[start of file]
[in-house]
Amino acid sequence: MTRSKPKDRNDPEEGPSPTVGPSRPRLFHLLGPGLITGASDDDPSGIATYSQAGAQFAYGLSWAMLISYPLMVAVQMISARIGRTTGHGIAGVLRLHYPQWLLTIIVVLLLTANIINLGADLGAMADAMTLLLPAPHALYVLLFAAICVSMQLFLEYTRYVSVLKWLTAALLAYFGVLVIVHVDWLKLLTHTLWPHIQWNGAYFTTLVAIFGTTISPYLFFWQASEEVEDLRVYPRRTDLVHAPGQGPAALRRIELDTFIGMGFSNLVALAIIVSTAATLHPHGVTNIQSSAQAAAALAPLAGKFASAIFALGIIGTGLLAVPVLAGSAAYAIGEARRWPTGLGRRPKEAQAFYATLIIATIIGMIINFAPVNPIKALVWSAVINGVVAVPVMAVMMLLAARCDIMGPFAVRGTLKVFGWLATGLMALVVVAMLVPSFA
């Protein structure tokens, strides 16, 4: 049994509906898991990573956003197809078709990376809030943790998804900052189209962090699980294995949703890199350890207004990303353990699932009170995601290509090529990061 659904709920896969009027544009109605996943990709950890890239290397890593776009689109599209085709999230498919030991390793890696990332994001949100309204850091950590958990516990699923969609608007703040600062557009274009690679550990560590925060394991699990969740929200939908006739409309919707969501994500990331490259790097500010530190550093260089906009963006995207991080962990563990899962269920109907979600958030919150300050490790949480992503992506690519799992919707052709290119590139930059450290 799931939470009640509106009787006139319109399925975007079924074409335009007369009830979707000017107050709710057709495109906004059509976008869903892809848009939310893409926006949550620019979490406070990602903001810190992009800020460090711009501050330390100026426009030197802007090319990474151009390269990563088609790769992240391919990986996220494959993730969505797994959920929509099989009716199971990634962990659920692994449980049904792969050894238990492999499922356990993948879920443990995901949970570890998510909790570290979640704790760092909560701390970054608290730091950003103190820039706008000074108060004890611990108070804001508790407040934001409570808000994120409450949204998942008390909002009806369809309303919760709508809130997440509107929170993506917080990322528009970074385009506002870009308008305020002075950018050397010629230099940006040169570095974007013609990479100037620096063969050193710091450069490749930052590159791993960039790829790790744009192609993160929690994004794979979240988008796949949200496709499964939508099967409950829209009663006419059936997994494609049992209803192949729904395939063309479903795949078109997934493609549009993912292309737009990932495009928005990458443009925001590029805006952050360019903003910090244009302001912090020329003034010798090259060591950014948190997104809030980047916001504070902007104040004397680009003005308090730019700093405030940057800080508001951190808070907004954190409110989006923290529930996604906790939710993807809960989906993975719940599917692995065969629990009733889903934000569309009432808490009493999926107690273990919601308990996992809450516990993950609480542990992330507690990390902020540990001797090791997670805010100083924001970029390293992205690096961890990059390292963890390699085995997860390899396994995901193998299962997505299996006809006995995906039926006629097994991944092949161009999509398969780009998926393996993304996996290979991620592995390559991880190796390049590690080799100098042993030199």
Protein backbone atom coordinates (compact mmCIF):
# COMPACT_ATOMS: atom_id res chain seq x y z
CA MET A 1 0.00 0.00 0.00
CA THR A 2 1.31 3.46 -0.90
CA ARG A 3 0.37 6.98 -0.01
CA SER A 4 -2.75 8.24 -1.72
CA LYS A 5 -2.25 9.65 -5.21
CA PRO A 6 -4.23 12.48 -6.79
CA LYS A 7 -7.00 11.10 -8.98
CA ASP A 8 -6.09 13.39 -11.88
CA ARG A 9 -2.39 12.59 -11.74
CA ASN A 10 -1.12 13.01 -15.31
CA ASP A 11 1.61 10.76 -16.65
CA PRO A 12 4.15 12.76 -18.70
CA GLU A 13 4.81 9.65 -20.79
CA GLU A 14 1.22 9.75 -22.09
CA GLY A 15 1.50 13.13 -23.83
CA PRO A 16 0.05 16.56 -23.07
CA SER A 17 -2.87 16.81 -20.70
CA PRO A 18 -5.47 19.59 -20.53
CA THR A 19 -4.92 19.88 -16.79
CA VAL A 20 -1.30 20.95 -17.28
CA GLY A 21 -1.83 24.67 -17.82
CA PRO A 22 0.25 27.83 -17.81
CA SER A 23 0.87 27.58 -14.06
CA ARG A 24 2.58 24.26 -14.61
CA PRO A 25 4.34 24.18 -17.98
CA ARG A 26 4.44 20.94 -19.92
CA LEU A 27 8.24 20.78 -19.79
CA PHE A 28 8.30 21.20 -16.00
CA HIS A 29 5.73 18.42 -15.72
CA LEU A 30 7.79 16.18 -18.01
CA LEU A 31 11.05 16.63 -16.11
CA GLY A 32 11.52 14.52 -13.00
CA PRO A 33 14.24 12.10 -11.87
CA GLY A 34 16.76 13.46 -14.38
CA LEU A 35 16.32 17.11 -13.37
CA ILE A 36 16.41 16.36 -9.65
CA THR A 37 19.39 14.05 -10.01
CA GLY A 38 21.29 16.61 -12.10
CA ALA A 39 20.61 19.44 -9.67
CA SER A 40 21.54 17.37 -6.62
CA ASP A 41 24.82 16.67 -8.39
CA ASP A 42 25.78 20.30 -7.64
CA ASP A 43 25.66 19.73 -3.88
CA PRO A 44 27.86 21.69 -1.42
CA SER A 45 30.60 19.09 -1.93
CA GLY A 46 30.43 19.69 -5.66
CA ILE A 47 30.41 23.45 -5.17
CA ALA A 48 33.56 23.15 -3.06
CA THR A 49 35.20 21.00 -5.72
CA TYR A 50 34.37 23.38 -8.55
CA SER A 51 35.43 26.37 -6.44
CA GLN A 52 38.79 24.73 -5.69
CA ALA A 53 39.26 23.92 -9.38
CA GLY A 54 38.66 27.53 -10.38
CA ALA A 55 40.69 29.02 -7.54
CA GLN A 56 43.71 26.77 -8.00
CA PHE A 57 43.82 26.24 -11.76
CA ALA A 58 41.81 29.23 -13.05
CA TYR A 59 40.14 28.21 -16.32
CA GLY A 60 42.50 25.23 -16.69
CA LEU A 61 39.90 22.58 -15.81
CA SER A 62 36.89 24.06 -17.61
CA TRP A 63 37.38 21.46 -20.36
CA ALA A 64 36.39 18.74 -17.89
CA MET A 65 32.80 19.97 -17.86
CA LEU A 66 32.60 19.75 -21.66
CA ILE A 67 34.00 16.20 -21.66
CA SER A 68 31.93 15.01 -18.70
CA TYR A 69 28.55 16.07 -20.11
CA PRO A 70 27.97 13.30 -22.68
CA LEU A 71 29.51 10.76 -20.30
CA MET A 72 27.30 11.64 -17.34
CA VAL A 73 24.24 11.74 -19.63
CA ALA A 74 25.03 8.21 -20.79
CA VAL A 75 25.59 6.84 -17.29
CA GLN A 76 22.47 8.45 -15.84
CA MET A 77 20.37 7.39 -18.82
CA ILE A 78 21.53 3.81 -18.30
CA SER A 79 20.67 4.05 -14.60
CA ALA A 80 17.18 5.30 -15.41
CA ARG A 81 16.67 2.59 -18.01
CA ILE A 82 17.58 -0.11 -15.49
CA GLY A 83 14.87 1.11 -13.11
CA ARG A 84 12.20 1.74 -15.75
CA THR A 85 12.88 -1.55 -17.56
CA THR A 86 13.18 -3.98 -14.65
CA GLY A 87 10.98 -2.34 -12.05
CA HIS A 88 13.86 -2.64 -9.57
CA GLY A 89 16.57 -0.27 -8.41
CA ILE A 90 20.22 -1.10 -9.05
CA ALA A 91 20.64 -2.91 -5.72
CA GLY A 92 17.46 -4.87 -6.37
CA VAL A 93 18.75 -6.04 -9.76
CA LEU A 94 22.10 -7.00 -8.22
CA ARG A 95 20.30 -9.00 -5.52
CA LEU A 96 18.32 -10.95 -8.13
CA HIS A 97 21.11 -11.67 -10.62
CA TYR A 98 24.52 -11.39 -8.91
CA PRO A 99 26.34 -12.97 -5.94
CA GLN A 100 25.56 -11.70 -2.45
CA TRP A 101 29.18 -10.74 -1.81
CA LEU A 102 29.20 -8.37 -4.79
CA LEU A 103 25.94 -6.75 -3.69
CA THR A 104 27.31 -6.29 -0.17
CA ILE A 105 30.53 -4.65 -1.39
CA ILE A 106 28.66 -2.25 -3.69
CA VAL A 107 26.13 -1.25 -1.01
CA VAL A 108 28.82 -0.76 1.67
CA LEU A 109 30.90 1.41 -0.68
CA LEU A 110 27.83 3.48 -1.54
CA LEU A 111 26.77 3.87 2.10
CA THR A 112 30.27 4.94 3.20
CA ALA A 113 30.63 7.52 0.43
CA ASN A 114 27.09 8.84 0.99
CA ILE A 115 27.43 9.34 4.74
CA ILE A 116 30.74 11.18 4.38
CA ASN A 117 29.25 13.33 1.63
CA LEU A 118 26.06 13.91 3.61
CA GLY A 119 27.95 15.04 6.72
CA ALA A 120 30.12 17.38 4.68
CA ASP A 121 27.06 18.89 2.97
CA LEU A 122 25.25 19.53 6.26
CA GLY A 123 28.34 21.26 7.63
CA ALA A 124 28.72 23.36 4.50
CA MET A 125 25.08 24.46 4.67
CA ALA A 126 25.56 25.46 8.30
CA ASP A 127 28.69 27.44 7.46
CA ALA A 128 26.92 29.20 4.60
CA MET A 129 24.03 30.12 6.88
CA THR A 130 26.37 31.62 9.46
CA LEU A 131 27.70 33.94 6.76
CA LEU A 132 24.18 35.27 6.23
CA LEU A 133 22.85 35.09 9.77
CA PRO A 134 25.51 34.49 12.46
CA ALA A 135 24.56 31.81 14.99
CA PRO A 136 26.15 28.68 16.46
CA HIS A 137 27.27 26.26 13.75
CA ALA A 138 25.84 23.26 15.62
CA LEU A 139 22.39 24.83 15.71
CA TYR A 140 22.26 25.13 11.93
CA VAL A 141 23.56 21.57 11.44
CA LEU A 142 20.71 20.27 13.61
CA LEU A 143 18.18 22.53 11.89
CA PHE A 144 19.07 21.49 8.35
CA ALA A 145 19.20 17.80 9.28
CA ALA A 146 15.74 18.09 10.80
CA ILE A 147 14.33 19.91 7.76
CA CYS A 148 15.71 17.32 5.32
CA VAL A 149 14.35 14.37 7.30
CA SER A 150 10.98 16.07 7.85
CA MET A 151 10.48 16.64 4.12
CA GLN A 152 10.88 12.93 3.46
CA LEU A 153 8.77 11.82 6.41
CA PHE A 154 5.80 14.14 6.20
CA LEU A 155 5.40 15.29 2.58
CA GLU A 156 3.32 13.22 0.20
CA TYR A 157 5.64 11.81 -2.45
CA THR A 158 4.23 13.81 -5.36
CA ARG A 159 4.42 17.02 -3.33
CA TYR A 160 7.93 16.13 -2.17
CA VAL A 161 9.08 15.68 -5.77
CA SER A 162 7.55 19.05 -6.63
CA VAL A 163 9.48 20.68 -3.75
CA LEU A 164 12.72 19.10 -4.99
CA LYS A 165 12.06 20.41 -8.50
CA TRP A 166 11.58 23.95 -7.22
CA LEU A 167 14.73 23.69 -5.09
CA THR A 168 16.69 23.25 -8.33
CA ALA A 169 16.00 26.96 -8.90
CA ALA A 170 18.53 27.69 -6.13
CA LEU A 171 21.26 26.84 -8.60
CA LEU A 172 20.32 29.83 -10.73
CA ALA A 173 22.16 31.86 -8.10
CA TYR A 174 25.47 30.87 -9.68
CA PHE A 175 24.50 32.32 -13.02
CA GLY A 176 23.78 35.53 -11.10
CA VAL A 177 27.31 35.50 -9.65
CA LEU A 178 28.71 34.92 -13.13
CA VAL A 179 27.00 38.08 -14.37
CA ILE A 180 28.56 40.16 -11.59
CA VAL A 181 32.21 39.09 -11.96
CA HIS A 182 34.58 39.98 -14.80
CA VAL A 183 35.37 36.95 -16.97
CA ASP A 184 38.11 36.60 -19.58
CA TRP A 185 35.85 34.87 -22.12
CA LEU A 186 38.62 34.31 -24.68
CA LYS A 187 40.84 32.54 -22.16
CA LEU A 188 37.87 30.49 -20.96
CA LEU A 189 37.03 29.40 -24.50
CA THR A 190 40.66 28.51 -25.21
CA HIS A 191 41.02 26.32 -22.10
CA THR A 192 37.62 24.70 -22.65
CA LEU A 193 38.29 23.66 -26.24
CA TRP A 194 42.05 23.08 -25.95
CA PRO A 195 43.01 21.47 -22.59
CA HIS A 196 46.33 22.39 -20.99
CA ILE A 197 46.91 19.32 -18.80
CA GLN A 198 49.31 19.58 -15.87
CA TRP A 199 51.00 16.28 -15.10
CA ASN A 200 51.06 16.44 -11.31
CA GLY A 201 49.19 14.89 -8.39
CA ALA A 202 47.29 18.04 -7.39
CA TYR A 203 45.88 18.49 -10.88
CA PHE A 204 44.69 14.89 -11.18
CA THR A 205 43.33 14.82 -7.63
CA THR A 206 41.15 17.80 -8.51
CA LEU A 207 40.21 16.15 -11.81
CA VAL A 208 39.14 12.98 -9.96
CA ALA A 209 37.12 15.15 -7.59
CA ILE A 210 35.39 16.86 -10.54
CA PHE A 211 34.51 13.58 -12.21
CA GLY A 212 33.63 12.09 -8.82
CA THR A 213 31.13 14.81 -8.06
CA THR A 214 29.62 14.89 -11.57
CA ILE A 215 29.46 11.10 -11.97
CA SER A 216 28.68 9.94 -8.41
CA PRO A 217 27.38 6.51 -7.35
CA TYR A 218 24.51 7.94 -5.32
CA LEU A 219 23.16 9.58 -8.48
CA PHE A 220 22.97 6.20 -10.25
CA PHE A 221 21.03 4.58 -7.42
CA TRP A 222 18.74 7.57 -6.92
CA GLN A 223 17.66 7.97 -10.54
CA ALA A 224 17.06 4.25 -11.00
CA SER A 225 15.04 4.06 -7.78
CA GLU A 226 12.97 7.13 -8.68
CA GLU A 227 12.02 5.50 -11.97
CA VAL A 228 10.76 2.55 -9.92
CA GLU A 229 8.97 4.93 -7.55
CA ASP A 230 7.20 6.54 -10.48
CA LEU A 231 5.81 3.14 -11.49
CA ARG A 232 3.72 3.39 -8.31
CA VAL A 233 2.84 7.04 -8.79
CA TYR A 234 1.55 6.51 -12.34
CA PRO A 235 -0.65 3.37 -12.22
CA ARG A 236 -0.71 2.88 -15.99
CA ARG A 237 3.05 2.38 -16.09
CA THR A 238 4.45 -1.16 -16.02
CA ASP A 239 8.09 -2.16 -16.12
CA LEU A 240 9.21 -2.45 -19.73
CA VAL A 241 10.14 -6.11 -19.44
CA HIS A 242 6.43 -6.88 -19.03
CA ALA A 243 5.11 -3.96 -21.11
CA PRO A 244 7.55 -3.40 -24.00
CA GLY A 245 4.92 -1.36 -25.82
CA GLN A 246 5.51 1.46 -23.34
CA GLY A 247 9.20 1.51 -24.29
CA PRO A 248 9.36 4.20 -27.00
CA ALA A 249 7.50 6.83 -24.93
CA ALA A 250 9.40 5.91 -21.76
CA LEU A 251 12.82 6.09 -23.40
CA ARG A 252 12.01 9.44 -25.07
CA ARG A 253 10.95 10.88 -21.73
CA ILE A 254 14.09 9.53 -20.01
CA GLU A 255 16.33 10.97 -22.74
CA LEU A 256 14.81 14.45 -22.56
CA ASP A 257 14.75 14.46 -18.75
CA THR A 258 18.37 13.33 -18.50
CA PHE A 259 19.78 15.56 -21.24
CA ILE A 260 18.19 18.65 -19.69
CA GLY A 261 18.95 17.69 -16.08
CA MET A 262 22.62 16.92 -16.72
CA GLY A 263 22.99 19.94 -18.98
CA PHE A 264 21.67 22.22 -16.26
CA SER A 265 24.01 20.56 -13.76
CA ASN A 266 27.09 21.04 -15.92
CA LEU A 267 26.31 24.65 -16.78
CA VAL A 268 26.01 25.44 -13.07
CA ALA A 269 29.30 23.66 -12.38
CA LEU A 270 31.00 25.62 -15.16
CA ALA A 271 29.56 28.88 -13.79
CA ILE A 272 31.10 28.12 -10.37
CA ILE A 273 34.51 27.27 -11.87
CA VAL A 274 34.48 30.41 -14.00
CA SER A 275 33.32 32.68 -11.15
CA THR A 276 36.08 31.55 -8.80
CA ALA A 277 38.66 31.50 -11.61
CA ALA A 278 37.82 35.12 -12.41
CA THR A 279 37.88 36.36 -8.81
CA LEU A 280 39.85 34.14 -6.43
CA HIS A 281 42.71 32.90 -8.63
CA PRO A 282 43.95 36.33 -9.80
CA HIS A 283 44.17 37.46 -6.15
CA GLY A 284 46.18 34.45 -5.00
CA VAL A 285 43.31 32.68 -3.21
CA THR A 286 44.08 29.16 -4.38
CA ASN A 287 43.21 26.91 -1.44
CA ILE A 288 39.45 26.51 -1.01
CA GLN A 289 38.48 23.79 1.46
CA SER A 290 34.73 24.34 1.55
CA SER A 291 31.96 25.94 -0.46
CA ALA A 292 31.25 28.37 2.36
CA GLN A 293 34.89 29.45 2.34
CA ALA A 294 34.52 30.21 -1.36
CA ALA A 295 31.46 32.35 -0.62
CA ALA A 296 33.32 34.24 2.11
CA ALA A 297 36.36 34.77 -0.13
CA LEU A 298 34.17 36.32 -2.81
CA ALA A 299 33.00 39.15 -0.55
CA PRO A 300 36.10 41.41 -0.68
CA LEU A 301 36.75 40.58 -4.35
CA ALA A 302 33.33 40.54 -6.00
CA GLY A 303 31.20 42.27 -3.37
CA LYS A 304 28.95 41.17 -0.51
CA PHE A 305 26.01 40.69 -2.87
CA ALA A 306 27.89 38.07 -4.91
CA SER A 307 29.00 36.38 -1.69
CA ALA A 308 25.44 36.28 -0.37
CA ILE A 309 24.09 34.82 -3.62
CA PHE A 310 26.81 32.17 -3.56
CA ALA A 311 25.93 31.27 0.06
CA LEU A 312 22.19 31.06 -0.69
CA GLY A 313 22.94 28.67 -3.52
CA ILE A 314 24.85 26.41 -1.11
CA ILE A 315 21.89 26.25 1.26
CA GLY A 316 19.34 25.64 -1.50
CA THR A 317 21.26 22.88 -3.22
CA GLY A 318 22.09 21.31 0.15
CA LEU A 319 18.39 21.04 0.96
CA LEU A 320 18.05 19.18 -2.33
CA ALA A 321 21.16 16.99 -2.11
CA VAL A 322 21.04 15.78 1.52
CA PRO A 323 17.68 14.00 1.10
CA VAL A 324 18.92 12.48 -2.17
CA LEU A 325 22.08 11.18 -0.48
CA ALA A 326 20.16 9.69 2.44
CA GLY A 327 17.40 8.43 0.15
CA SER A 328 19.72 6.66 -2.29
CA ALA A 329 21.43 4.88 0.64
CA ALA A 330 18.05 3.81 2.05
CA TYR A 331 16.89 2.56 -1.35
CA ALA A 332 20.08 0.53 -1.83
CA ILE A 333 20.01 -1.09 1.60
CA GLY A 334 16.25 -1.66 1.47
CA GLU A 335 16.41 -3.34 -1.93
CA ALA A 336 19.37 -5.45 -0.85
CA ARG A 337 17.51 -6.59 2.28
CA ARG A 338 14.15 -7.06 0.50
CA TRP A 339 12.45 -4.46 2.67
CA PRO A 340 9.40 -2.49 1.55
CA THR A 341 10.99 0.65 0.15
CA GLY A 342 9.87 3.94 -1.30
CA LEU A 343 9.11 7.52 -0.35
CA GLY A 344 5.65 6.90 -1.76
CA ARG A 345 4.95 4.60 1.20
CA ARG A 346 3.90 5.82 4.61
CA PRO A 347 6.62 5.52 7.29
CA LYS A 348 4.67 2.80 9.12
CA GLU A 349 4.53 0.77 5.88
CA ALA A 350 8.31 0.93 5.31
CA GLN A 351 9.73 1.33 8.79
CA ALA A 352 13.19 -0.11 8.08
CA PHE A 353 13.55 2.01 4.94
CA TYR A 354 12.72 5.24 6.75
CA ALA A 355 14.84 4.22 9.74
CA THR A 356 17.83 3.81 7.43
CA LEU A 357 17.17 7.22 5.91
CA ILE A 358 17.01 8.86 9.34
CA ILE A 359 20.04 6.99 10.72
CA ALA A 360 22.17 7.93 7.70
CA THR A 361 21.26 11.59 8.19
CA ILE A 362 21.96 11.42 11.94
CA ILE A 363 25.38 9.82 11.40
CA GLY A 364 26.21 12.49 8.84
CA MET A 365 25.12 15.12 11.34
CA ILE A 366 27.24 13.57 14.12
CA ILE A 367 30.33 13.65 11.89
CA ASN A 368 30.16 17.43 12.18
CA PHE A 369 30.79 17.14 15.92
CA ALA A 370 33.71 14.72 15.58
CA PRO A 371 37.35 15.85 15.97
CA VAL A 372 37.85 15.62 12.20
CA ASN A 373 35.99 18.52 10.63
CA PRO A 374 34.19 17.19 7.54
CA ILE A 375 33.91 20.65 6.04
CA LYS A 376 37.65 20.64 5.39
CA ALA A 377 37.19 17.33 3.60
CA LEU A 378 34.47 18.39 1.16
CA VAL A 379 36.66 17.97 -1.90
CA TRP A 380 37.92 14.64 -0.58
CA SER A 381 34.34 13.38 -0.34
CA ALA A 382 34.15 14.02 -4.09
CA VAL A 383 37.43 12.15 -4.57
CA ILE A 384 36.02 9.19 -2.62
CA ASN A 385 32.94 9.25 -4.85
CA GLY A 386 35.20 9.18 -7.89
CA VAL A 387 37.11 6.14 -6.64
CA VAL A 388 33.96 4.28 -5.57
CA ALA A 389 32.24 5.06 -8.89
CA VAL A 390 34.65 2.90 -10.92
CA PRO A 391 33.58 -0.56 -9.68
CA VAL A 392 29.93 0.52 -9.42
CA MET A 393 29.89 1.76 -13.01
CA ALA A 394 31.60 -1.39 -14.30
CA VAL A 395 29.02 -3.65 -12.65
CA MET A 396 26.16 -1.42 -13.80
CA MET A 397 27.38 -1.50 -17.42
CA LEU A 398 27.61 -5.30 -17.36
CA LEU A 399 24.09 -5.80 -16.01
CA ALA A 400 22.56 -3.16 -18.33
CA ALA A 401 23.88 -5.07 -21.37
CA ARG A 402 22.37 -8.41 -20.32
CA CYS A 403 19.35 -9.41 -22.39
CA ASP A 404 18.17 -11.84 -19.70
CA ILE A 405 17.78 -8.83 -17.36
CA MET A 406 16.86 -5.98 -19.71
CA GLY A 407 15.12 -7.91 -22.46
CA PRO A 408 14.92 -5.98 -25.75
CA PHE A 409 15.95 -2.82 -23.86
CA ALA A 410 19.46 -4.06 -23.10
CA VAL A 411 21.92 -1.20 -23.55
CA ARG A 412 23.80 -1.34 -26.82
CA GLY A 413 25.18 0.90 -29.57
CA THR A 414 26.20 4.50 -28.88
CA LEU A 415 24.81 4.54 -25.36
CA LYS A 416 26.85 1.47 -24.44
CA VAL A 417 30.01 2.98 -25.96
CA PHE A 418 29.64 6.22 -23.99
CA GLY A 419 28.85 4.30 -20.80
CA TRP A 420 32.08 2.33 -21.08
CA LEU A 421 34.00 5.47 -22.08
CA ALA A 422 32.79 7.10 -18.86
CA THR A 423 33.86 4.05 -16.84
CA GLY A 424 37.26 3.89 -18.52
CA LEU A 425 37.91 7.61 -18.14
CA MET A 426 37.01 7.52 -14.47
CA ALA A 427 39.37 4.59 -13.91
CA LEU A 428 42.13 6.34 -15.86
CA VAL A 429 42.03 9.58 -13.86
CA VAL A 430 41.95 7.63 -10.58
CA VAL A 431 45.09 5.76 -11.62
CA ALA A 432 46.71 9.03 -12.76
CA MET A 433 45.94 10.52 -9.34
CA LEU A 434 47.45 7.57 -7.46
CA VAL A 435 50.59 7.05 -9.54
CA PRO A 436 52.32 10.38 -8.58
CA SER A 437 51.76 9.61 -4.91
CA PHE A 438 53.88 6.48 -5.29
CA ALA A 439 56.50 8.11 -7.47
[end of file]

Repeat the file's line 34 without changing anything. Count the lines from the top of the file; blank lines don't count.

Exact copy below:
CA HIS A 29 5.73 18.42 -15.72